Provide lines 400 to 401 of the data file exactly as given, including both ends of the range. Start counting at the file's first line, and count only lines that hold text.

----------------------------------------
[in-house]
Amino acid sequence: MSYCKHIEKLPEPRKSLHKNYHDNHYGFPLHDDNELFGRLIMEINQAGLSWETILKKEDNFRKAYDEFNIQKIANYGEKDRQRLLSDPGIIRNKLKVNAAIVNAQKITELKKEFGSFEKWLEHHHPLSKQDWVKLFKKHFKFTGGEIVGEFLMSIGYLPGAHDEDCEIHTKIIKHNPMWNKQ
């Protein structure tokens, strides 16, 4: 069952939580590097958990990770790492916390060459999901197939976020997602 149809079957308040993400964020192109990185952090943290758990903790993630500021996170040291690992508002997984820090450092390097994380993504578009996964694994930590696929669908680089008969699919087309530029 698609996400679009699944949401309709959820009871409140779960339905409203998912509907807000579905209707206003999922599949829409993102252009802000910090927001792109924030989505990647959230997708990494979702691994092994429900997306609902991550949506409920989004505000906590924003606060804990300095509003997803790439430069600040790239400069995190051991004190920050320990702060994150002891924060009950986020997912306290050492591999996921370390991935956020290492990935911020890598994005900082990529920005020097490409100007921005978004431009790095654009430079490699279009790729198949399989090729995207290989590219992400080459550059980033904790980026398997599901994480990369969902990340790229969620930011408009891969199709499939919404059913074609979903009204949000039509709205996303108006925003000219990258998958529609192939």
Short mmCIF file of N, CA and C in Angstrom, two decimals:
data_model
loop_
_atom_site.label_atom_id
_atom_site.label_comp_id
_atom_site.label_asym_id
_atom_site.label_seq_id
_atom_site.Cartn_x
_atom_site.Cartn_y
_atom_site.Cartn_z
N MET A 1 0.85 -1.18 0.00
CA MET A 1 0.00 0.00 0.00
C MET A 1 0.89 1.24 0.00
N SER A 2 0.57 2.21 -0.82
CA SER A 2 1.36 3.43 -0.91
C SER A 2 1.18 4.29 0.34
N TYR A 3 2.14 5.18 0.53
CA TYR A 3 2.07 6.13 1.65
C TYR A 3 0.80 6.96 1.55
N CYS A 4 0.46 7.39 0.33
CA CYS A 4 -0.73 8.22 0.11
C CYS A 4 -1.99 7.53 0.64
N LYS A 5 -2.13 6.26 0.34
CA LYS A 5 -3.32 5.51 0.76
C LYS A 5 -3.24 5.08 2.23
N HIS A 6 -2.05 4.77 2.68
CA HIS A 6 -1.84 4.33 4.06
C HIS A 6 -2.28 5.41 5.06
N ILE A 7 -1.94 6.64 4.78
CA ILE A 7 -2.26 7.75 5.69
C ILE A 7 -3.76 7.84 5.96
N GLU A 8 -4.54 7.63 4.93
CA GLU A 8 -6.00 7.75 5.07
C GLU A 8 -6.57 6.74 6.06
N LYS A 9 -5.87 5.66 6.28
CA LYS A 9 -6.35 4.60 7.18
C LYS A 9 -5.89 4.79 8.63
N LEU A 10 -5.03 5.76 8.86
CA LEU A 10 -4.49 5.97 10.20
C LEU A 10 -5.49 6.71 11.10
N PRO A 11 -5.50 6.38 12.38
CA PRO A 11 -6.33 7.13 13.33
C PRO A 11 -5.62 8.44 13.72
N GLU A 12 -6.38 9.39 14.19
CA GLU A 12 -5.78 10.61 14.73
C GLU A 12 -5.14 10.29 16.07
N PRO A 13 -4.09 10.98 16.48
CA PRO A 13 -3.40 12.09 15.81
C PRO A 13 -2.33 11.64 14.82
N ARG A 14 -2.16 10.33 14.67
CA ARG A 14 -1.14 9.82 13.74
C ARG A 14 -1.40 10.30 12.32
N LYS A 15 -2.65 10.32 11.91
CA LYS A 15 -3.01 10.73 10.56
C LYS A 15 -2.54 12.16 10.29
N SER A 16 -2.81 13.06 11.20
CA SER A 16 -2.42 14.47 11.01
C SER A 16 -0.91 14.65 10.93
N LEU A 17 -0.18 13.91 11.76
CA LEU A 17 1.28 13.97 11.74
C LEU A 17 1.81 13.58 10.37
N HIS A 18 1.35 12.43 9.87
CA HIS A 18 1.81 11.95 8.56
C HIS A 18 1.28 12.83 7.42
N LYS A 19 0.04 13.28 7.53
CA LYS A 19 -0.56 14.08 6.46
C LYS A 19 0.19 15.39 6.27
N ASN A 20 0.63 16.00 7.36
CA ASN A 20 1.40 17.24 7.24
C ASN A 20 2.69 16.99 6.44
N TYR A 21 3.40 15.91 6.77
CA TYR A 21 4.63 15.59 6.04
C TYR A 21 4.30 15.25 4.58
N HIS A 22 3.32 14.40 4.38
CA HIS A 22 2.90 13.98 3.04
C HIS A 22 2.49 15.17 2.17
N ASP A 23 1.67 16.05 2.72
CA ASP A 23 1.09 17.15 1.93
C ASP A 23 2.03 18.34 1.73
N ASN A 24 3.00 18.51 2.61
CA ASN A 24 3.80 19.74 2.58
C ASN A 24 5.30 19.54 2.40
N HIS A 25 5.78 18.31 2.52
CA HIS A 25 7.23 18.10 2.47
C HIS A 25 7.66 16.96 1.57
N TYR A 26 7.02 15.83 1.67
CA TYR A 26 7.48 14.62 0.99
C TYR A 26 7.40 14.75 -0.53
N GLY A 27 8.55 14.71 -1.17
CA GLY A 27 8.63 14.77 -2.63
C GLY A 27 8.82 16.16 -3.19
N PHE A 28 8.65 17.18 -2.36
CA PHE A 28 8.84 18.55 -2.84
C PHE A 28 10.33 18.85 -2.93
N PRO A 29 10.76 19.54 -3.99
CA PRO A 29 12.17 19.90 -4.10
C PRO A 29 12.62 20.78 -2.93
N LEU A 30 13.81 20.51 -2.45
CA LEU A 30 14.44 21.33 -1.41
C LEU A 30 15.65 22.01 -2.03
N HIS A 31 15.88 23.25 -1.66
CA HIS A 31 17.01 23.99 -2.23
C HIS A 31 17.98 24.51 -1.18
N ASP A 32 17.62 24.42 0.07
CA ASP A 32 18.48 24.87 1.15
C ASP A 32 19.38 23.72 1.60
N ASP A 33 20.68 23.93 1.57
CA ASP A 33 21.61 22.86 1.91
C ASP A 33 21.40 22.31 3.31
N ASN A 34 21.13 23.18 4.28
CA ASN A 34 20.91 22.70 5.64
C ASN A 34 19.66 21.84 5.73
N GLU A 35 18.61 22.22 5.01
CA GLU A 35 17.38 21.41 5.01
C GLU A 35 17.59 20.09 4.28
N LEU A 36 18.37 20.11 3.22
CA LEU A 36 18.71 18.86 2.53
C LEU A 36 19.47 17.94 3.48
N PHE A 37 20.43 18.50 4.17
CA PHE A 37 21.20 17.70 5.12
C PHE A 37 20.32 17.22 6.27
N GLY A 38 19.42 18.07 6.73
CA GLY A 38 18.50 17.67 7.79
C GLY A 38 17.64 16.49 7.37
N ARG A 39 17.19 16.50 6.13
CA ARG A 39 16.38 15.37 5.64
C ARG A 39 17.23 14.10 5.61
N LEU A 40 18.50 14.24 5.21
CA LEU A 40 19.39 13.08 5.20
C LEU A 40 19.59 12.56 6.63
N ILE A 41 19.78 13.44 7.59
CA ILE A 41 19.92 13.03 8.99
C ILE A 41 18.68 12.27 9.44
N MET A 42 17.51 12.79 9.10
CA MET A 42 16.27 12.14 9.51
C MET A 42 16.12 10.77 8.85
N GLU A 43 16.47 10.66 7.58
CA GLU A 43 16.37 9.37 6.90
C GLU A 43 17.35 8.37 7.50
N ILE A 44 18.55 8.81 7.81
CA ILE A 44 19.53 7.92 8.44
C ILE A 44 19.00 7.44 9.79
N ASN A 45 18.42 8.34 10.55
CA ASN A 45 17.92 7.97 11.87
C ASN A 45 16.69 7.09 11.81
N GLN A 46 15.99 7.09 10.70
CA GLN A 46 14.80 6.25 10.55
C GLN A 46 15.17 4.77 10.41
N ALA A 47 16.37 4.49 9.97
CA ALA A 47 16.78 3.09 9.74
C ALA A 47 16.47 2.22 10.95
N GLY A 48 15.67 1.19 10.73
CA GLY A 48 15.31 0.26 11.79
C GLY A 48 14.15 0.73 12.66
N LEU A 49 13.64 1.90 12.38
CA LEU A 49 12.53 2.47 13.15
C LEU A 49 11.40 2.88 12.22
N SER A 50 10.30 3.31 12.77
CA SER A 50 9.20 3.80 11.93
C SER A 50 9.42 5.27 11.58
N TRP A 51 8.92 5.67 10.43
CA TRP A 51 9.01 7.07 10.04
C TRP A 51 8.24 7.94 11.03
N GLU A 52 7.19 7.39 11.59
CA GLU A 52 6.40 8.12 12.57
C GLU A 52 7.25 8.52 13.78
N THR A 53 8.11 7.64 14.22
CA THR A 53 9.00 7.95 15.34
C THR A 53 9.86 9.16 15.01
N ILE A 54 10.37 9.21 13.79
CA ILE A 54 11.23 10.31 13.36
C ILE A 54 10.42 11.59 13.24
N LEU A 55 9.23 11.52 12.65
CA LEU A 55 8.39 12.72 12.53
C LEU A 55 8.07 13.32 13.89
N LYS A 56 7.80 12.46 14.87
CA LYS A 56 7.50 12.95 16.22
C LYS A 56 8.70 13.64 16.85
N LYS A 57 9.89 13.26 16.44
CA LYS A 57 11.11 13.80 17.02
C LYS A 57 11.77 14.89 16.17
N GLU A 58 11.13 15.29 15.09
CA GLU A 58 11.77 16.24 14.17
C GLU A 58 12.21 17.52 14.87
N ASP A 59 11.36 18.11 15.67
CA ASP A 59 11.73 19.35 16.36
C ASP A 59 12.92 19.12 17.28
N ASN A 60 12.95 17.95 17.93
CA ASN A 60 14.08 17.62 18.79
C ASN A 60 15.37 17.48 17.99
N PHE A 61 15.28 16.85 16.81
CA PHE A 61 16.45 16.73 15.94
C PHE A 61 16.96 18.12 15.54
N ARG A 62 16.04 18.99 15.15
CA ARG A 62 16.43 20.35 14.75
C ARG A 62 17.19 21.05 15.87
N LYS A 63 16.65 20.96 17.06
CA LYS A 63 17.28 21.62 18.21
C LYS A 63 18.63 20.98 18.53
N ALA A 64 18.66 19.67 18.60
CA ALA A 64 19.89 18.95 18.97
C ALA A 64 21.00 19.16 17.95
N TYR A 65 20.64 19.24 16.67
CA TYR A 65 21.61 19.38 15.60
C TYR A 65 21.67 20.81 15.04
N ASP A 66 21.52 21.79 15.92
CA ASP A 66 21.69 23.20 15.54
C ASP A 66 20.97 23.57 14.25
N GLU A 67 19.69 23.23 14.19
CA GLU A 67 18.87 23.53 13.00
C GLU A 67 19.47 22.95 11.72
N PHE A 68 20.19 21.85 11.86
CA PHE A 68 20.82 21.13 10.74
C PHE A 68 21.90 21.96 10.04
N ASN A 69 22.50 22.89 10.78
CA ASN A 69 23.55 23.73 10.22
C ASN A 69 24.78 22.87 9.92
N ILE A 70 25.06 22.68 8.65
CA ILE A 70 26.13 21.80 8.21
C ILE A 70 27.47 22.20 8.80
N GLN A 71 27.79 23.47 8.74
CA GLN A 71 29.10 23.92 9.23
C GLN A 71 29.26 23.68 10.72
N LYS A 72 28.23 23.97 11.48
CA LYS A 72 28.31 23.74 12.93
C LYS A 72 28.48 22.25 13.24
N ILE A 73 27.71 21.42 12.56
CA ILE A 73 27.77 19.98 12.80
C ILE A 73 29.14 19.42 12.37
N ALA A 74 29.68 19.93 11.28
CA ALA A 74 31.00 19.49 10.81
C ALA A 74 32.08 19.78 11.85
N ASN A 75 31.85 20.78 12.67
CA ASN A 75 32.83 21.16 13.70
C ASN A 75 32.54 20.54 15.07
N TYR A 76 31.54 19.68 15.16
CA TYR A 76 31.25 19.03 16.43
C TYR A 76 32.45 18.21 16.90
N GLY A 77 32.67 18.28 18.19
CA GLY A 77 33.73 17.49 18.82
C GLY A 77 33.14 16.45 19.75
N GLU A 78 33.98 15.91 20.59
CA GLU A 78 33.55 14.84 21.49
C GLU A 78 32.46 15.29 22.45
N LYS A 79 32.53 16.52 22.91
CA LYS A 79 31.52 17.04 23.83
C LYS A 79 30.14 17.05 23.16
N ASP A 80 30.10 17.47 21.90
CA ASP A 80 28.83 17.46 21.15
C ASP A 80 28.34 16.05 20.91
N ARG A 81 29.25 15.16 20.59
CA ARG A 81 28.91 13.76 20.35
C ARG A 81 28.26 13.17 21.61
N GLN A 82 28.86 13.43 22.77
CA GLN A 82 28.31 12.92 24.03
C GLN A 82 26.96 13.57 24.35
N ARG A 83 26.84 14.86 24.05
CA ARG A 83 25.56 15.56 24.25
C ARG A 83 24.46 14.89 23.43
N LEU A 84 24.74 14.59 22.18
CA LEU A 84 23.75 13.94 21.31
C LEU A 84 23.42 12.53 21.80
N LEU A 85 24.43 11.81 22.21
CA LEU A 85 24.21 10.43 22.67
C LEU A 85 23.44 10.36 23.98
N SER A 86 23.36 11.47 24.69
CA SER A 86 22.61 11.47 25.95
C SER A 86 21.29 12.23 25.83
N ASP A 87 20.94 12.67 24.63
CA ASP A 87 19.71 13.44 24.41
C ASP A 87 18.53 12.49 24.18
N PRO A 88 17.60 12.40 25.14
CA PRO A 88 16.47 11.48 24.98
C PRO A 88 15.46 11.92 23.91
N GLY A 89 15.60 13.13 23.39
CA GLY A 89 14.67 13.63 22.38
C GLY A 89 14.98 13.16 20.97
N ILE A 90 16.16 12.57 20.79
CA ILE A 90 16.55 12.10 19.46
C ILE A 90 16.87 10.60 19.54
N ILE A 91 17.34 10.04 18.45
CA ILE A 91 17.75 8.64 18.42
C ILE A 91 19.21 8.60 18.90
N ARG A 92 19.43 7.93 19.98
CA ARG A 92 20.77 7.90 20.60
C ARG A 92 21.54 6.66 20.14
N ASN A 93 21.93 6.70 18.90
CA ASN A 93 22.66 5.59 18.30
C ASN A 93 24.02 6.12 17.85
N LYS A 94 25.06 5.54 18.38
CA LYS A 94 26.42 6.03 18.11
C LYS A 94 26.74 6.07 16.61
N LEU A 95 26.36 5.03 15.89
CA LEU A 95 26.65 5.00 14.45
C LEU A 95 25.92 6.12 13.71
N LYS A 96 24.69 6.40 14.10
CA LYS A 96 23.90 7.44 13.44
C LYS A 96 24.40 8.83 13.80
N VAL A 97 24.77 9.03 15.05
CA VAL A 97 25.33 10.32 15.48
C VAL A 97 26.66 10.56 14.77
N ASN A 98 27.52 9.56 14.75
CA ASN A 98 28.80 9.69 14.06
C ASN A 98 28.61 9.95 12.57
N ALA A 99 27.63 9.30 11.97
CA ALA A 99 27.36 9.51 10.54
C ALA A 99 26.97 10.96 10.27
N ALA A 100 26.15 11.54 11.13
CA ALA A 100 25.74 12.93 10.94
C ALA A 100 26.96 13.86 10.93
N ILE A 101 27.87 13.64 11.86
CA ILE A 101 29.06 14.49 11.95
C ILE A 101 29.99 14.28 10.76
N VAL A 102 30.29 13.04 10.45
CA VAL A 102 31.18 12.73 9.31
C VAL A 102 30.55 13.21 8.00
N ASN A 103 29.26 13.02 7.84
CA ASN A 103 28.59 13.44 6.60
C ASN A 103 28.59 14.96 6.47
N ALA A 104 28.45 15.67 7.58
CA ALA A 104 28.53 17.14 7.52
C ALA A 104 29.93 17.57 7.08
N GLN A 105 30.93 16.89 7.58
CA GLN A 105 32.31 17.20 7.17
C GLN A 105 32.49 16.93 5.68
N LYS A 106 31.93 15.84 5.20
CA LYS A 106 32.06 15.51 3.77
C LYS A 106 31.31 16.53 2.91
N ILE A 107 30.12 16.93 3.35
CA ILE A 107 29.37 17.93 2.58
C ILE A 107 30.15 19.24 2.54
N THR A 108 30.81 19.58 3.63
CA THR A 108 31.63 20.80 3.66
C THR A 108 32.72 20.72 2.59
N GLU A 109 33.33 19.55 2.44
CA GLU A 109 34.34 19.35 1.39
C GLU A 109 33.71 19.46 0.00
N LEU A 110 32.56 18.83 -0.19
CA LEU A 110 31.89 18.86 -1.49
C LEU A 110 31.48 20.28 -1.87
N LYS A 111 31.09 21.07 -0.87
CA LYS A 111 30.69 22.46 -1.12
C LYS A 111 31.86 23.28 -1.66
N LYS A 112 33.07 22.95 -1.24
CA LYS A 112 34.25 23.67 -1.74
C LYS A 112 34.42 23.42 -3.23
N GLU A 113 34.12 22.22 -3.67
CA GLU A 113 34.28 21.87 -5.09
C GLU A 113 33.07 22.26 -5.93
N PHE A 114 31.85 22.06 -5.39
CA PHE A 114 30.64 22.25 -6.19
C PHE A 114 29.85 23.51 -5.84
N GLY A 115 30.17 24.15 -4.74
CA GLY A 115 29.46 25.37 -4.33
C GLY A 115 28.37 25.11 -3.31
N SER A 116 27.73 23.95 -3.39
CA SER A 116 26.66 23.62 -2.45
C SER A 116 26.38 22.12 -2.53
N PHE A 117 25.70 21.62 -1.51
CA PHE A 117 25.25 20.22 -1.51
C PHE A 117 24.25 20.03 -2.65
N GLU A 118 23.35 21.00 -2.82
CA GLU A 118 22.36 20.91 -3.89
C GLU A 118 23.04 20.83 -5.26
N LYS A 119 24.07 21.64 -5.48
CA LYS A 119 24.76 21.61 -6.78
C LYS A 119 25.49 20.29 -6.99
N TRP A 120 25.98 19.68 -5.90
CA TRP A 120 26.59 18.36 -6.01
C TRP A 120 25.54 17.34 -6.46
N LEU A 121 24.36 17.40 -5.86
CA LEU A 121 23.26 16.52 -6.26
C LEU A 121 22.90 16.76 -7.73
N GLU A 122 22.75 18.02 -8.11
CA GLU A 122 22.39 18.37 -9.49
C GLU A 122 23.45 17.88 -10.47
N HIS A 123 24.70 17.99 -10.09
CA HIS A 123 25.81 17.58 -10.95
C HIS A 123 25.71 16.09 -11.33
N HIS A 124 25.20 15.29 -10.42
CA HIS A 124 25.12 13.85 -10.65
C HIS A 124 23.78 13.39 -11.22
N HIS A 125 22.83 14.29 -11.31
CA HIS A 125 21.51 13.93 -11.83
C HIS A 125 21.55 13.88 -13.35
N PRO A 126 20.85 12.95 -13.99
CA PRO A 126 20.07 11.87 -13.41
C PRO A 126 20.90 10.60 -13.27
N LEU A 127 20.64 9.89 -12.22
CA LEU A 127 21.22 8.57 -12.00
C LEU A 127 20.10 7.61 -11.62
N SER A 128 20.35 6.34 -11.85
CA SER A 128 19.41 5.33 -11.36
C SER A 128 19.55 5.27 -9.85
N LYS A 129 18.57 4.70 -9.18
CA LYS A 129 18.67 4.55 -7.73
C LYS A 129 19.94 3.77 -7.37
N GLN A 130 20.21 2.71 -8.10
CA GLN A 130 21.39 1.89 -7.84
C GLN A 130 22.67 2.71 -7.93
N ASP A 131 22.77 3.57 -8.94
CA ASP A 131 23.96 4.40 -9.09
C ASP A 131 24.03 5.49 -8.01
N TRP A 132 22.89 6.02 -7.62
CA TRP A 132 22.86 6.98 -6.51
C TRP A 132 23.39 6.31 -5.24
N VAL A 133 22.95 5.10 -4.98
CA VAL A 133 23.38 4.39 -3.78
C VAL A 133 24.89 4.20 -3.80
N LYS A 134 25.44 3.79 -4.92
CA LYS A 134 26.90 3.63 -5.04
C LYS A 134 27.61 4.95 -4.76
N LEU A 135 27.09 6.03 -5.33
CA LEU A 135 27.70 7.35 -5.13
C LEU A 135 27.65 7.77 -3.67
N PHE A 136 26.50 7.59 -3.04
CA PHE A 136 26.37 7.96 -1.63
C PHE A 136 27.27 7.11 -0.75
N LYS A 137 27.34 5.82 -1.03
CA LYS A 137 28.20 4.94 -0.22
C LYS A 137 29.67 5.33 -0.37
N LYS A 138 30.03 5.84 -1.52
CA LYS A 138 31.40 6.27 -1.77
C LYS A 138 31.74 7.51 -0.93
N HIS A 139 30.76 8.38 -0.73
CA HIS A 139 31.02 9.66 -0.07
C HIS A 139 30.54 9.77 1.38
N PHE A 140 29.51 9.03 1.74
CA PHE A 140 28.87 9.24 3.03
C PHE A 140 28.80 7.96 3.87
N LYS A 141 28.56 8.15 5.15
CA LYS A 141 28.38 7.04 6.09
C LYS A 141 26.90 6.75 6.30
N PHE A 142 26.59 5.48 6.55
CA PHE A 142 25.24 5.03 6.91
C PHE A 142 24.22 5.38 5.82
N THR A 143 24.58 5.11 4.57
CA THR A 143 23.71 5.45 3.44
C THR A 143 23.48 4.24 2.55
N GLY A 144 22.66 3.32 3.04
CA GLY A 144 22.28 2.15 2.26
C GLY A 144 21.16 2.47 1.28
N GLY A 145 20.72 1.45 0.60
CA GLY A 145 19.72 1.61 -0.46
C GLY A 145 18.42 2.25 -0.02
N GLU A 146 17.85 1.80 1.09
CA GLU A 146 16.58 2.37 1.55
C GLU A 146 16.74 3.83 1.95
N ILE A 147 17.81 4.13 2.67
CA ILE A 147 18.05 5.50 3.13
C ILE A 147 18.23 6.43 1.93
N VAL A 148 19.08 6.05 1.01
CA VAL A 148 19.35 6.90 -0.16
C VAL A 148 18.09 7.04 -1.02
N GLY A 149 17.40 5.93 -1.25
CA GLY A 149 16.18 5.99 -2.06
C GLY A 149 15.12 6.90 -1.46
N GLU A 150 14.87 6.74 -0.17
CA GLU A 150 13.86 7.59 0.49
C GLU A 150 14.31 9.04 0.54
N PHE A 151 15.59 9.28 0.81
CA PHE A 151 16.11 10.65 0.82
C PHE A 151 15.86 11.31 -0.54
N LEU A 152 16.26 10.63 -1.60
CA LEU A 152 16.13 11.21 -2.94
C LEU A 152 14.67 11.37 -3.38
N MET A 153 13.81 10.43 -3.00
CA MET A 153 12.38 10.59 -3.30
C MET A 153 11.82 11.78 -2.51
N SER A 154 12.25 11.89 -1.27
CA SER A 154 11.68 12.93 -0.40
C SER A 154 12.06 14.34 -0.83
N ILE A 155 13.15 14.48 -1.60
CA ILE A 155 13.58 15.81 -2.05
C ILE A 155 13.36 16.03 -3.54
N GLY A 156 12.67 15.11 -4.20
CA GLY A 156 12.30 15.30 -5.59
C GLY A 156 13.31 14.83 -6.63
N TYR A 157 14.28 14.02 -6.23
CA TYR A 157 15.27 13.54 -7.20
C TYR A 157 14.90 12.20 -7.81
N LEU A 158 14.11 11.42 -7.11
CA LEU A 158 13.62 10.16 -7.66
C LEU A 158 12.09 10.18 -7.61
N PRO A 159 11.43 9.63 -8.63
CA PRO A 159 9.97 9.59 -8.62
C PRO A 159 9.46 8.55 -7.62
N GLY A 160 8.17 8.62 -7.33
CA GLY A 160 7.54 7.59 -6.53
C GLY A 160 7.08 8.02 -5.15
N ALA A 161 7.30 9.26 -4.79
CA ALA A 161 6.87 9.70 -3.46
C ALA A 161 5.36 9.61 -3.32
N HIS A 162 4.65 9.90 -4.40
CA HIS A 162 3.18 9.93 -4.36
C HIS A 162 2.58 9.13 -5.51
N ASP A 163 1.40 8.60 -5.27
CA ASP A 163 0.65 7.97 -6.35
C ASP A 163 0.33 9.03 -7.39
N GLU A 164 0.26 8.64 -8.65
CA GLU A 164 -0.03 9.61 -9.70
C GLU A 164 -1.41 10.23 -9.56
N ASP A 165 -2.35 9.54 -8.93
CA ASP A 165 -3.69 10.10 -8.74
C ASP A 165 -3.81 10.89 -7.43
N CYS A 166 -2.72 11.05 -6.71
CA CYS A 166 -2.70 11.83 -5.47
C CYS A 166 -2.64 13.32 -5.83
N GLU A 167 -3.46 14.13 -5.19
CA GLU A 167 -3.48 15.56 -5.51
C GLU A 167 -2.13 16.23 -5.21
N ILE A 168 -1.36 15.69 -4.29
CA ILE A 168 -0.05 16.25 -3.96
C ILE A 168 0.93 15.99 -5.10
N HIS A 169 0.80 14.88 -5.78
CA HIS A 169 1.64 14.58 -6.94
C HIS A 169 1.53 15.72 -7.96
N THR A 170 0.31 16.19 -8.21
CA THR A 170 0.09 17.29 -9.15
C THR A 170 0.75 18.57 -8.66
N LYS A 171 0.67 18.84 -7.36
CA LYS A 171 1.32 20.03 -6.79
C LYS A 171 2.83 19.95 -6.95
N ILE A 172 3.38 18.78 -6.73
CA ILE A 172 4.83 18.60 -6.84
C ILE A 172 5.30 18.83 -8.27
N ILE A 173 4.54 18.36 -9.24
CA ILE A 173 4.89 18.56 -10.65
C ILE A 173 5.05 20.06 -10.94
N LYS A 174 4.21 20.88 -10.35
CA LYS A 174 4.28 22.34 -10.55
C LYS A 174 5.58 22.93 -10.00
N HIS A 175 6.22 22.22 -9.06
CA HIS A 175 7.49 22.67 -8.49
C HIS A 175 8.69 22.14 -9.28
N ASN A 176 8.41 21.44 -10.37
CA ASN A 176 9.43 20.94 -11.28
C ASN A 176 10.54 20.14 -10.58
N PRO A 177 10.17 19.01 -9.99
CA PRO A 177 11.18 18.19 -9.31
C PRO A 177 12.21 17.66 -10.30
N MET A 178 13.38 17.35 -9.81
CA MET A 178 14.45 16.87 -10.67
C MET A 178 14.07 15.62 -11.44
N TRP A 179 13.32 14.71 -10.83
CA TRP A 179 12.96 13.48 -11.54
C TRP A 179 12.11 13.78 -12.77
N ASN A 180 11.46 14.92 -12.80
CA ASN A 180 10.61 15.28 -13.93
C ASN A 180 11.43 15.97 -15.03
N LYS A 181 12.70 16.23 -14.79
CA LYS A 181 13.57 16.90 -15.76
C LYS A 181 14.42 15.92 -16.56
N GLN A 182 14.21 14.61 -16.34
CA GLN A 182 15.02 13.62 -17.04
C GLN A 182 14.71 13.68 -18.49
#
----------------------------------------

C LYS A 129 19.94 3.77 -7.37
N GLN A 130 20.21 2.71 -8.10